ReasonFlees: Thank you very much for contacting the Intel® Processor communities. We will do our best to try to assist you with this matter.
In order to try to fix this problem we recommend to restore the BIOS values to defaults. Also, I can see here that the memory RAM installed is capable of running at 3000MHz and the processor supports up to 2666MHz, please make sure it is running at that speed:
Remember that when using a video card the graphics controller of the processor gets disable and the video card takes care of all the graphics processes involved on the PC, so the graphics drivers that you need are actually provided by Nvidia:
A BIOS update to the late version will be a good thing to try as well, version 5430 or 0428:
Which Windows version are you using?
Any further questions, please let me know.
I am running Win 10. I have now updated my BIOS to 0428 and set everything to default and up to date GPU drivers, however in testing after that I still have the same occurrences of high CPU and massive frame drops in games.
ReasonFlees: Thank you for providing that information.
Did you check if the memory RAM was running at 2666MHz?
Do you have the option to use the PC without the video card?
Do you have the option to swap parts, either to test the processor on a different board or test your board with a different processor?
Please run the Intel® PDT, it does an overall test on the processor and if it passed the test then it should be fine:
Any questions, please let me know.
I did run the PDT previous to posting here and it came back with no issues.
I had the RAM running at 2133MHz as was the default in the BIOS, but have changed it to 2666MHz with no change in performance
I do have the option to run the PC without the video card with the DVI and HDMI ports on the motherboard.
I don't, however, have the ability to test the board or processor with anything else.
Another interesting thing I've noticed, viewing cpu usage through a 3rd party program, such as MSI Afterburner or SpeedFan, shows a different percentage than Task Manager. At rest the difference averages about 10% lower and while in game it can be up to 20% lower than what Task Manager tells me. Also neither CPU temps or GPU temps are go high while under load.
ReasonFlees: Thank you very much for providing those results. The fact that the processor passed the Intel® PDT test is a good indication, it should be working fine since the tool is very reliable, when you use third party tools they might have misreadings. If you could please test the PC without the video card it will let us know if the problem is related to that component. Another option to try if you have more than one memory stick, is to test it with just one of them to confirm if the problem is the same and then add the other one to check if it makes any difference.
Any questions, please let me know.
Running the PC without the video card showed no real difference (possibly a slight increase) in CPU usage during tasks such as watching a live stream. Naturally I couldn't test usage or performance of any kind in a game. When testing out the memory sticks, using only one, swapping the ones being used, and using different slots show no difference.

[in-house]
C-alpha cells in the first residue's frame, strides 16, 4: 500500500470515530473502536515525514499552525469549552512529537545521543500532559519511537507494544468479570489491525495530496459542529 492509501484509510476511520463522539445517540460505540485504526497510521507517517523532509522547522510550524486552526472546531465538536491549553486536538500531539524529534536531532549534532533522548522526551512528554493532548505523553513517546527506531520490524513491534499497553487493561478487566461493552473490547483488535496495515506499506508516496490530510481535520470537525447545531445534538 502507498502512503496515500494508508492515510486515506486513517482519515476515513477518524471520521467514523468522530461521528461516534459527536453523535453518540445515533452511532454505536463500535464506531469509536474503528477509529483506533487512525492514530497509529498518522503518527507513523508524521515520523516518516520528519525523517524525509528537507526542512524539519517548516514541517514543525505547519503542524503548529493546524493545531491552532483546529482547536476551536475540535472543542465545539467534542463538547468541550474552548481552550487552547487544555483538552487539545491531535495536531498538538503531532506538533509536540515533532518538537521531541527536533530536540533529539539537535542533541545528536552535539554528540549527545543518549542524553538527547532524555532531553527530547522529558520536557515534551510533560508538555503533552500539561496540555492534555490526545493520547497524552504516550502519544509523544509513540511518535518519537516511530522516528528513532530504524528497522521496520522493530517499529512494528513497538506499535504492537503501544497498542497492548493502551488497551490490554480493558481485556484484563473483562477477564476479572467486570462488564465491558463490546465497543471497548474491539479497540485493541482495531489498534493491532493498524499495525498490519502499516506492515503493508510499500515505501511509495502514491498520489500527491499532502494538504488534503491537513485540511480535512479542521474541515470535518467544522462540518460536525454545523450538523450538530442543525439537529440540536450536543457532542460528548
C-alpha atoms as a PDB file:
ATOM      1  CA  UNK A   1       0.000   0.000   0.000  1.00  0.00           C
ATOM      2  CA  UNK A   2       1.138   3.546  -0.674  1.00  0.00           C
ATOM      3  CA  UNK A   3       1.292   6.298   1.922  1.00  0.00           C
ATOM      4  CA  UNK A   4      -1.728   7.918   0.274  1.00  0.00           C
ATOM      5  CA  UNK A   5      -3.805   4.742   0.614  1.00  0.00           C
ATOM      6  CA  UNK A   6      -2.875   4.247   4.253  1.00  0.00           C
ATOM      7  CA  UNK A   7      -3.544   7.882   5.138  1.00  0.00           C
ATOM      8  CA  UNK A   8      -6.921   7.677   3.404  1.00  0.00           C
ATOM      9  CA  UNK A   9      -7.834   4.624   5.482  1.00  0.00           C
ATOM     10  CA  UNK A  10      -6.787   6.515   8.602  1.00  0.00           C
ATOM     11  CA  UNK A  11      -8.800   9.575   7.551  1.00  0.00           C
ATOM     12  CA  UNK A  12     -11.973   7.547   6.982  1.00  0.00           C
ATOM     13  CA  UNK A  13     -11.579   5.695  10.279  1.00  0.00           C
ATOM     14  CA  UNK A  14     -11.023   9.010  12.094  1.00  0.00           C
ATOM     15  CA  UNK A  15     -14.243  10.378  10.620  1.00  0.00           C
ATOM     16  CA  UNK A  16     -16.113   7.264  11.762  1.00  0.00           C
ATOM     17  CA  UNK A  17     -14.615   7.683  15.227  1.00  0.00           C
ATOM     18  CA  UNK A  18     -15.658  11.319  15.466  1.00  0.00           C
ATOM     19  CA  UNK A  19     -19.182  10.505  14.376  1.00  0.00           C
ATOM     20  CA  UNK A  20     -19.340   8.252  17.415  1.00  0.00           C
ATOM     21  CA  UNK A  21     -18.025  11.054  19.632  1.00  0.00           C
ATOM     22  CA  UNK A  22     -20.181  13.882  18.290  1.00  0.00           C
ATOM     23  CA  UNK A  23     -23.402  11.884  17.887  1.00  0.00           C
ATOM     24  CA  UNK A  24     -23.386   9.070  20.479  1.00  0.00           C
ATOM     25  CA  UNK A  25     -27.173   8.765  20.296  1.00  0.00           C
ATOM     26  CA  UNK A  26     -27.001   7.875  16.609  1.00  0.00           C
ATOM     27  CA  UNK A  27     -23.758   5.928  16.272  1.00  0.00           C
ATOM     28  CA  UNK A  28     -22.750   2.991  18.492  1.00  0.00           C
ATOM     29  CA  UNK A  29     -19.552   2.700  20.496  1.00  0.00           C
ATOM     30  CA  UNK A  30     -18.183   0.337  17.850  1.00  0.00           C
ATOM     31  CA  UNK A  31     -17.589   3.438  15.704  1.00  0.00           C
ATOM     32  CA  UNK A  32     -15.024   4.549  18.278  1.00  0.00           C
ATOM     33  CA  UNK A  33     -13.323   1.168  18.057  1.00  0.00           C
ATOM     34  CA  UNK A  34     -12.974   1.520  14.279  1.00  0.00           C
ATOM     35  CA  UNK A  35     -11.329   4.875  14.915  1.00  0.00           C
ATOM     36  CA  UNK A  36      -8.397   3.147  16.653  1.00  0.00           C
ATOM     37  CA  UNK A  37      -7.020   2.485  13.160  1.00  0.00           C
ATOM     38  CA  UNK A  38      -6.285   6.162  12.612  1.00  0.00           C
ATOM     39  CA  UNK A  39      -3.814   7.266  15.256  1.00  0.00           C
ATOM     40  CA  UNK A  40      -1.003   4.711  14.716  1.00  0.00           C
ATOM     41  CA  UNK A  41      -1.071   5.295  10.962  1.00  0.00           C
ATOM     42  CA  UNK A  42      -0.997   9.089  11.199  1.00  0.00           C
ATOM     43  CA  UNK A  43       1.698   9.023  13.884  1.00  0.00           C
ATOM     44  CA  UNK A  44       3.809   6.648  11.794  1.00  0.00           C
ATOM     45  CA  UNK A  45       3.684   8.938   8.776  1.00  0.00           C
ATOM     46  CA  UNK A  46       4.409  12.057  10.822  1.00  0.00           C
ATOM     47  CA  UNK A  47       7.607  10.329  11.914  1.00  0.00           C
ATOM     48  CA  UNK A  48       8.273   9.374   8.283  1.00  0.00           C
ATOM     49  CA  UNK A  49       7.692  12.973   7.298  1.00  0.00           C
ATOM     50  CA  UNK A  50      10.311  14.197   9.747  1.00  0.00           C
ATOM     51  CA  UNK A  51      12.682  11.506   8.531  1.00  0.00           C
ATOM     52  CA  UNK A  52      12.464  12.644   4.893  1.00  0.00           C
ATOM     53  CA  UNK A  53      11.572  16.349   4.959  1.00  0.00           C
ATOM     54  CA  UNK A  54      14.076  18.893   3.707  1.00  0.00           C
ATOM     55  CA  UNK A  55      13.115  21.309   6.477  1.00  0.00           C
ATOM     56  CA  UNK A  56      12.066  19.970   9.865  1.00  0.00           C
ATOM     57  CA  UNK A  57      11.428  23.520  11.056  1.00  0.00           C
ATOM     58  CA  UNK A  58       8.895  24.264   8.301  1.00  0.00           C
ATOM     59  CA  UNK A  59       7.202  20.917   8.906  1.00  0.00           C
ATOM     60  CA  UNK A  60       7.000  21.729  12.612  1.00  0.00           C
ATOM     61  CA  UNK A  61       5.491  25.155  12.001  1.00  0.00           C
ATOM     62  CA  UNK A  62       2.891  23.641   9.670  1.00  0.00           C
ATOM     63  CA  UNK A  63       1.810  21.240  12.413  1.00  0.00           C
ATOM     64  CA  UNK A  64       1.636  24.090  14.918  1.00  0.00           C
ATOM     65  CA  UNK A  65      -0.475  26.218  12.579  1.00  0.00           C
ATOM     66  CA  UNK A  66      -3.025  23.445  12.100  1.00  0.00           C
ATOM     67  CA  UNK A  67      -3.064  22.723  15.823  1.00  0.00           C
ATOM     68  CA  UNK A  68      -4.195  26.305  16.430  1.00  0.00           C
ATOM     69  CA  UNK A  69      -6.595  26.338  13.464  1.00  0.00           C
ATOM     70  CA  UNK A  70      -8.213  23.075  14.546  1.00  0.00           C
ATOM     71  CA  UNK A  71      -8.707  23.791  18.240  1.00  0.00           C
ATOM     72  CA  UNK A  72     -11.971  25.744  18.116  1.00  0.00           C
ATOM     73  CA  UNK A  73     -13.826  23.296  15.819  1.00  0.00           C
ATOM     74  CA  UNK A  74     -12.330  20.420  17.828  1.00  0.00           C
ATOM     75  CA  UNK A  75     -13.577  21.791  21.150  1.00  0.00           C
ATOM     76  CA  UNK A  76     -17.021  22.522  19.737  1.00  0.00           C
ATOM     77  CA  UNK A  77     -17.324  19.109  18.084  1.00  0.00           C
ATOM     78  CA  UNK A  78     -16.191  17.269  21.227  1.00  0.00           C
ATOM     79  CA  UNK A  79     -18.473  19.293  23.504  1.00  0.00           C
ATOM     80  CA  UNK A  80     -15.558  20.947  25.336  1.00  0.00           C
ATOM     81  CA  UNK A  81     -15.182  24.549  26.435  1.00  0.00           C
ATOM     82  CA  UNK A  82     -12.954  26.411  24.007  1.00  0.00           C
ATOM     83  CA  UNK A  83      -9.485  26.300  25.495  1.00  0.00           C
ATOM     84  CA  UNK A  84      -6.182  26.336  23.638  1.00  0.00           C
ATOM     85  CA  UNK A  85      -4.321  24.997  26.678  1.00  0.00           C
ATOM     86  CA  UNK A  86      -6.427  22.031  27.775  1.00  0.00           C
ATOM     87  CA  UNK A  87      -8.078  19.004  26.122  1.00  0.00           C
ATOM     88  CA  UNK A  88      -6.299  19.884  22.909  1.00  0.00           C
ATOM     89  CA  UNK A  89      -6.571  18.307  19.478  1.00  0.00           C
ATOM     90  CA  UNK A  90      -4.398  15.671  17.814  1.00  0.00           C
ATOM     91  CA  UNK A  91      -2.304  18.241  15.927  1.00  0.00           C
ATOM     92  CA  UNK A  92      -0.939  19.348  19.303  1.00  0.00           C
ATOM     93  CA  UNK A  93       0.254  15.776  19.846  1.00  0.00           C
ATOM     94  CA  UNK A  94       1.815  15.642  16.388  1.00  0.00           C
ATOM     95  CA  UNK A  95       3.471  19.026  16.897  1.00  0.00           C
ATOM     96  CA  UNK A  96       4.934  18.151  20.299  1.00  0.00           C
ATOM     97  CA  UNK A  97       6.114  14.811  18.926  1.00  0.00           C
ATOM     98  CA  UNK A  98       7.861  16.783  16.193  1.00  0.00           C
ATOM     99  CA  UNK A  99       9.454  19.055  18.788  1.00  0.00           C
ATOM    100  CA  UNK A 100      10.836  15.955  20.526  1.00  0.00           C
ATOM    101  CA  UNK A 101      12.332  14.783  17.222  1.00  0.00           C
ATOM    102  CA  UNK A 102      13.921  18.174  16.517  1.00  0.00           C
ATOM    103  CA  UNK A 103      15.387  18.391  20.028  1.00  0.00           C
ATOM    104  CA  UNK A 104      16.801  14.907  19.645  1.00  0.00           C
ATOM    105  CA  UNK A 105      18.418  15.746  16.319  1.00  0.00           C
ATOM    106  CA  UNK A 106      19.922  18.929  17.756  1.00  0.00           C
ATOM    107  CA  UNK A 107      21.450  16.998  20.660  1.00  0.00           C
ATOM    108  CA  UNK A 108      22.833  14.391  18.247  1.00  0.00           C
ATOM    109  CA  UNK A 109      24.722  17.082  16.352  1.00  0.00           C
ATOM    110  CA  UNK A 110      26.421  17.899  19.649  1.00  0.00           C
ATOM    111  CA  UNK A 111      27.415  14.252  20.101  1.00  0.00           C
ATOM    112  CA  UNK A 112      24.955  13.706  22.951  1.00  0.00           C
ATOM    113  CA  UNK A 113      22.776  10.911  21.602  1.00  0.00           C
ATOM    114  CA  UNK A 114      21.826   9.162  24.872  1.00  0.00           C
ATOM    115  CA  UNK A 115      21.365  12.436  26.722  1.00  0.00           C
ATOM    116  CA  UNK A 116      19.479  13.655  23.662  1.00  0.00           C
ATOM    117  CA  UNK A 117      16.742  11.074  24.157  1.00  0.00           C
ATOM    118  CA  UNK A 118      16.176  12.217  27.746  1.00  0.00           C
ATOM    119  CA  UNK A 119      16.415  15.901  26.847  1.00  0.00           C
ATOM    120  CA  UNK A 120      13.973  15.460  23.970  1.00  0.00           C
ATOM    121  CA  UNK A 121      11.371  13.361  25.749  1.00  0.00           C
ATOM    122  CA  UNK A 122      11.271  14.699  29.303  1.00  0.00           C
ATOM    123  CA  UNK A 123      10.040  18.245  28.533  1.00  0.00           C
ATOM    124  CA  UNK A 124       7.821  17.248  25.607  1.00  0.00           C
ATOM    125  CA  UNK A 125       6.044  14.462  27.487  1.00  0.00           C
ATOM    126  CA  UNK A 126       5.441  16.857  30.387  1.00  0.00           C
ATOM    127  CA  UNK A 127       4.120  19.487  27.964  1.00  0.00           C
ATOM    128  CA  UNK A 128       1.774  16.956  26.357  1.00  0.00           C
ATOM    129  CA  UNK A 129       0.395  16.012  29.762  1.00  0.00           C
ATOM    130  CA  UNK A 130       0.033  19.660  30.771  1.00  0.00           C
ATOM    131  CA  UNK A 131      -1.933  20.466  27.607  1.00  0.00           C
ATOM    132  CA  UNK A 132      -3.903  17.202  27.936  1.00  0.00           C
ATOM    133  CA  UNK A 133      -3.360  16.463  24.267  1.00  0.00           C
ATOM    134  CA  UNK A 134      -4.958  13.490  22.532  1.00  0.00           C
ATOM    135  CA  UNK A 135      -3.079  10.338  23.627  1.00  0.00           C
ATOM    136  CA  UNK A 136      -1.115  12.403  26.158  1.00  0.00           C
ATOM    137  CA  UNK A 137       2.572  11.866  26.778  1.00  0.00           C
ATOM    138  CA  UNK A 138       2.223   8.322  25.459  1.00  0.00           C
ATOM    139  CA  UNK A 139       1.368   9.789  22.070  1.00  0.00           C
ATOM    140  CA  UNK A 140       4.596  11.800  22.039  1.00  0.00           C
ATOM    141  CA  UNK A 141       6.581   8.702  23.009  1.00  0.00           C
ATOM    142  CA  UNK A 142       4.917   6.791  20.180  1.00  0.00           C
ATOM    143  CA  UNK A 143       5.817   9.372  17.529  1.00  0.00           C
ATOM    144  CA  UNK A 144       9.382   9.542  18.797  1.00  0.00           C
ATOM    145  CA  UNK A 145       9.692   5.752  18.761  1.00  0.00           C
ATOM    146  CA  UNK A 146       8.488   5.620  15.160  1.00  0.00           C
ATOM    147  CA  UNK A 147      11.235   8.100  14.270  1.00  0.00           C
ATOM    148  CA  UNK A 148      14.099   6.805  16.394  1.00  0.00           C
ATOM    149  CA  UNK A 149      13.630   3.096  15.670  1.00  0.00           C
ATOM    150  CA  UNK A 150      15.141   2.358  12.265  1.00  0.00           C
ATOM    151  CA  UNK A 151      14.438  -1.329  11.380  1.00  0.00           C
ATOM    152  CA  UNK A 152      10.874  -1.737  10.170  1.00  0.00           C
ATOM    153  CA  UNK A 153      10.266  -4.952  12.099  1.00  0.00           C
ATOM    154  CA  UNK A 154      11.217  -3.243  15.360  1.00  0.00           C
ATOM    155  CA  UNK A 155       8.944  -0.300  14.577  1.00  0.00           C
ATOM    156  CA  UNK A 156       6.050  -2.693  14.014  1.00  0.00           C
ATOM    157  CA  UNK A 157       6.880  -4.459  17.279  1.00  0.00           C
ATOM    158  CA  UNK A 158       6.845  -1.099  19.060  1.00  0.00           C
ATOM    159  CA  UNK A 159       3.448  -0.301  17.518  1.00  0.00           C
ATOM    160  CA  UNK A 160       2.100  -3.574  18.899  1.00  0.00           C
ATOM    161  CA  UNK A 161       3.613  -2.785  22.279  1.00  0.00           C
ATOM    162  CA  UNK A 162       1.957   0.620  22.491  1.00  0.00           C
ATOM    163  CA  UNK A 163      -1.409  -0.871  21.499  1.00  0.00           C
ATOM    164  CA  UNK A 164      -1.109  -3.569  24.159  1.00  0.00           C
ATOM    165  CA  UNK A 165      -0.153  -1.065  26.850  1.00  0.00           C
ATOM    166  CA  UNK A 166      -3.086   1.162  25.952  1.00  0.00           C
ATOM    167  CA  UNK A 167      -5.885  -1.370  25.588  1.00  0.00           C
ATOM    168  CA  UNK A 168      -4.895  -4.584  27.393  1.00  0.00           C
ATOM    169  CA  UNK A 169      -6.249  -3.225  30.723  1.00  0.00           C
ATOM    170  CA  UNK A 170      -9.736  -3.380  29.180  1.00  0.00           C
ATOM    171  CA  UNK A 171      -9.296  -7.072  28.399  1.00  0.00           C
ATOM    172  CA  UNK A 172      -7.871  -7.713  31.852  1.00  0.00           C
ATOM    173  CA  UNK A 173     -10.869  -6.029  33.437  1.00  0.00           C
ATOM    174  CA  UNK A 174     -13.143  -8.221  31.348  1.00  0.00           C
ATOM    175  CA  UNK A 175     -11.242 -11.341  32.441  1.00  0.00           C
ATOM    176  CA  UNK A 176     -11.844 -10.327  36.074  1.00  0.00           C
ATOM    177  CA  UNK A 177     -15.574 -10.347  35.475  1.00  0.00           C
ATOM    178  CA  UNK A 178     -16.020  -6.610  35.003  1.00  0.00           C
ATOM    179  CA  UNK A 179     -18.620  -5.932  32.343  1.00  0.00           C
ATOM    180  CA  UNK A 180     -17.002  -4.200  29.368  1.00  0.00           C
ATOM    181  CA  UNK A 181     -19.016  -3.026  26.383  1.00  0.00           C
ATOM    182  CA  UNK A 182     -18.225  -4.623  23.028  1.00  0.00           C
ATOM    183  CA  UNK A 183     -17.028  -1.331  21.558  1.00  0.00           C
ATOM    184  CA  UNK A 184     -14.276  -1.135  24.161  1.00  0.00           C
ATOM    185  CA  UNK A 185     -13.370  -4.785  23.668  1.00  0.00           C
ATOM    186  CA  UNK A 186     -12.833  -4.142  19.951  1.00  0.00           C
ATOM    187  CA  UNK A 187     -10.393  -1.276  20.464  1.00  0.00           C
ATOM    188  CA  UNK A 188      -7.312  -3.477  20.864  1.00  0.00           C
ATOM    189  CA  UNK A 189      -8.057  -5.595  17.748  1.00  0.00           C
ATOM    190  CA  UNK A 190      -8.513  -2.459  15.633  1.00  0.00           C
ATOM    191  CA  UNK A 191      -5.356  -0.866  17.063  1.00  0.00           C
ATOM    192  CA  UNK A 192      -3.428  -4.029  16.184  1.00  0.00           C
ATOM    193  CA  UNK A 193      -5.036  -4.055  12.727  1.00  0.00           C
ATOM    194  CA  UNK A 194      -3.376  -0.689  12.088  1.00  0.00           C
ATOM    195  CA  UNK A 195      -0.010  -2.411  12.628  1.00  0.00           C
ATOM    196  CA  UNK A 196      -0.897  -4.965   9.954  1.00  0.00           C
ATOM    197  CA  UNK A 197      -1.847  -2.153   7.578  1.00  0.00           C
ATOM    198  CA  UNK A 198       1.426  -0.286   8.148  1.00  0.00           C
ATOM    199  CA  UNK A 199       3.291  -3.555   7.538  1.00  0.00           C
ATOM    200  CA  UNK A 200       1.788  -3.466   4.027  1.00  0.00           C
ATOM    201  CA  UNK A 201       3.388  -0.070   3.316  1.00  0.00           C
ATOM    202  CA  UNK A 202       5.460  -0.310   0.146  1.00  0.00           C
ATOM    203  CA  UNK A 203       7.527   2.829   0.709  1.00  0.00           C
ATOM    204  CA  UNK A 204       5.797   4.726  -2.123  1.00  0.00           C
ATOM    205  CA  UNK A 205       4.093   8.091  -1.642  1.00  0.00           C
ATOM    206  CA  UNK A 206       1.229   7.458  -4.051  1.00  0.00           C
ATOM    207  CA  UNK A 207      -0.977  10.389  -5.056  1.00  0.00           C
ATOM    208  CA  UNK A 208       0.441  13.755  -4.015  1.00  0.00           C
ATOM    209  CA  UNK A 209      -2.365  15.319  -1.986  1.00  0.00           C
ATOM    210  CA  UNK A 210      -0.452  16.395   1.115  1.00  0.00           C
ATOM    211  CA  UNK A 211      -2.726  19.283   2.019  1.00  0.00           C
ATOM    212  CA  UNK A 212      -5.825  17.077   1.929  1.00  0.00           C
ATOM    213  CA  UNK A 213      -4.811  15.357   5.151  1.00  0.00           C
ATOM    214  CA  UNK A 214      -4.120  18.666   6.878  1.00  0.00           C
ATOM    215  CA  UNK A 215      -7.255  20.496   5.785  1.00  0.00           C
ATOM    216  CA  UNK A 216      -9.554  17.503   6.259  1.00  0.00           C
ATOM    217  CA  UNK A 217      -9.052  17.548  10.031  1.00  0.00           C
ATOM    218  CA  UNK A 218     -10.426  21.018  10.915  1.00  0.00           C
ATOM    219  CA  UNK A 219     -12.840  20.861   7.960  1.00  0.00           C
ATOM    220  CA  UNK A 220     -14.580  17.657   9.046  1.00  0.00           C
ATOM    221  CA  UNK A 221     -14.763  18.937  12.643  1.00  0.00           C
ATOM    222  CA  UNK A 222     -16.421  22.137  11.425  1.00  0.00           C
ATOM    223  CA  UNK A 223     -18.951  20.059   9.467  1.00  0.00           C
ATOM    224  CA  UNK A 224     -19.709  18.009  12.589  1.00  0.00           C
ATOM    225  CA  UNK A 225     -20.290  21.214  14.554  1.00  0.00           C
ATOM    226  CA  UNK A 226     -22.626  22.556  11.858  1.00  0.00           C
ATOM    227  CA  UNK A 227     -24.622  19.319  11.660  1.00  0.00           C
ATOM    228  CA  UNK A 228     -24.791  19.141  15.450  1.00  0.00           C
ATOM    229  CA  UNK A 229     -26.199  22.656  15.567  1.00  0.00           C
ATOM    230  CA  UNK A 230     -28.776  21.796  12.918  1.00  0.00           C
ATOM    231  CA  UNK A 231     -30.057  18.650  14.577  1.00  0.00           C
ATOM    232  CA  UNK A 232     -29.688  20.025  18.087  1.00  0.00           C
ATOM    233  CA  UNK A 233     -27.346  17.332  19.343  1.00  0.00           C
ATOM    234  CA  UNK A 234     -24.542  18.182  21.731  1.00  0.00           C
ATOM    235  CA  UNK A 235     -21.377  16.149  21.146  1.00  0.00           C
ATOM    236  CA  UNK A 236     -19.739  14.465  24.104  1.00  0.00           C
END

Another thing I noticed while having Task Manager up all the time was the prevalence of WMI Provider Host (which could simply be because I didn't look at Task Manager a lot while using my old computer) and Antimalware Service Executable which I see using a lot of CPU usage while opening programs. Using Overwatch as an example again, Antimalware Service Executable will start using 20% or more during boot up and a bit during shut down as well.
Edit: Is it possible, somehow, that it's attempting to process graphical information through the CPU in addition to graphics card? I know it should turn off the on board graphical components when it detects a card, but is there a chance it wouldn't for some odd reason?
Yes, it is certainly possible. First of all, most BIOSs support a configuration option that keeps the embedded graphics alive even if an external card is identified (this is often used in laptops and is referred to as hybrid graphics). Secondly, if software is unaware of the graphics card's ability to do some specific type of operation or is configured to do this type of operation in software regardless, then you may see situations where it is done in software instead of in the graphics solution.
Hope this helps,
I went into the BIOS and attempted to force it to use PCIE connected graphics and ignore the CPU graphics with no difference. Having now tested pretty much every main component of the computer to no avail, it appears that the final piece that I'm not able to test directly, the motherboard, is possibly to blame for these issues in CPU usage and frame rate instability. Are there other things I should test for or should I start looking to replace this motherboard with a new one and possibly a different model?
Well, that is one possible interpretation. When I first read the report, my gut said memory issue.
In my attempts to try everything and anything to fix my issues, I installed some clean drives I have for a computer I'm selling. With those everything runs perfectly. There must be some program that is causing issues with my new rig that didn't cause issues with my old AMD rig. Very frustrating since one of the first things I did was look for programs, but the search for the program at fault begins again...